All around us, institutions are ceasing to produce paper copies of critical legal materials in the interests of saving costs and streamlining workflows. But, going paperless needs to be managed properly: it still needs to document a comprehensive audit trail of who changed what and when. This kind of enterprise-level ledger-based approach is what is needed for the creation of a fully digital, yet fully authenticated and authoritative, corpus of law.
Ledgers – Luca Pacioli’s great gift to the world – are the true source of authenticity for any artefact derived from the ledgers. Digital authenticity of balance sheets or Statute sections does not come from digital signatures or thumb-print readers or any of the modern high tech-gadgetry of the IT security landscape. Authenticity comes from knowing that what you are looking at was mechanically and deterministically derived from a set of ledgers and that those ledgers are available for inspection. What do financial auditors do for a living? They check the authenticity of financial statements. How do they do it? They do it by inspecting the ledgers. Why is authenticity of legal materials such a tough nut to crack? Because there are typically no ledgers!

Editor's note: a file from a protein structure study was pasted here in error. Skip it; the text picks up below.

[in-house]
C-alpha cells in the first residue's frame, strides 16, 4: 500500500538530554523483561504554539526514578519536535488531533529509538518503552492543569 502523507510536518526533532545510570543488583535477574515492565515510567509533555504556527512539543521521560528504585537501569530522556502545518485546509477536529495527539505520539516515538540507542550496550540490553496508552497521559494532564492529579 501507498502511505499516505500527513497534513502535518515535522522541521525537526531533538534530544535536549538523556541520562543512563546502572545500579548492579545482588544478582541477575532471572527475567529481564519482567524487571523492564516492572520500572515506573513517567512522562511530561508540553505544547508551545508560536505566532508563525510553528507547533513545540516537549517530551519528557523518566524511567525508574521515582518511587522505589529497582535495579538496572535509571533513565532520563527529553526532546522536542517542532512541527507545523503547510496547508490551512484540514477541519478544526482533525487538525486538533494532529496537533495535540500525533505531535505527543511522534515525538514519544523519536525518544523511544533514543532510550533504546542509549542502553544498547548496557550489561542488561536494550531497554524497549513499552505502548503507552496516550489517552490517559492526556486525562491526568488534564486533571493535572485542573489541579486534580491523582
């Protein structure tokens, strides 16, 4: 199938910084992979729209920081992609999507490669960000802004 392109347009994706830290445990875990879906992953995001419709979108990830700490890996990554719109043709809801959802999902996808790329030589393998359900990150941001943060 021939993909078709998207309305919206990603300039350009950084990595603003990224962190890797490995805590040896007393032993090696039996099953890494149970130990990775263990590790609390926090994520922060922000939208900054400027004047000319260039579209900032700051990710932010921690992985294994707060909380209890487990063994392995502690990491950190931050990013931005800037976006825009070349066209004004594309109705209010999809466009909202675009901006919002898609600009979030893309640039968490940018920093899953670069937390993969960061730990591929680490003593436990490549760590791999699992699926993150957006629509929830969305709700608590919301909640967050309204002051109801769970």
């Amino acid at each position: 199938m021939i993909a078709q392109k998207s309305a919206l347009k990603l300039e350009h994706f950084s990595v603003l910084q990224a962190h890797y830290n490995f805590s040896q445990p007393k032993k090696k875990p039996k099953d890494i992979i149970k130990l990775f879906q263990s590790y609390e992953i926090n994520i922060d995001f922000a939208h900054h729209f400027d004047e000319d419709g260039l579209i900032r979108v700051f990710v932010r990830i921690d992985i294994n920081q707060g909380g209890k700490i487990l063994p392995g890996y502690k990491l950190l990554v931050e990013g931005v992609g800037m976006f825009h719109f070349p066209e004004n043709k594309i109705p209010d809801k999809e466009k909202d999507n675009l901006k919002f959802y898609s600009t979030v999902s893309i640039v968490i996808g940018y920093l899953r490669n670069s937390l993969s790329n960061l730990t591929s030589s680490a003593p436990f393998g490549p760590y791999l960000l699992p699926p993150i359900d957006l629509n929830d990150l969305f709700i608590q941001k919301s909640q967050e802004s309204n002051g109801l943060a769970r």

Thanks to computerization, we do not have to limit the application of Luca Pacioli’s brilliant insight to things that fit neatly into little rows of boxes in paper ledgers. If lawyers apply the concepts that make up an accounting system, they will reap the rewards. Everything from tracking bill status to the engrossment of committee reports becomes significantly easier once all the transactions are recorded in legislative ledgers. The ledgers then become the master repository from which all reports are generated. The reduction in overall IT moving parts, reduction in human effort, reduction in latency, and the increase in information consistency that can be achieved by doing this is striking.
Technology absolutely holds the solutions, but it can only work when the problem of legal corpus management is conceptualized as ledger-centric problem where we put manic focus on the audit trail. Then, and only then, can we put the legal corpus on a rigorous digital footing and move forward to a fully paperless legal world with confidence.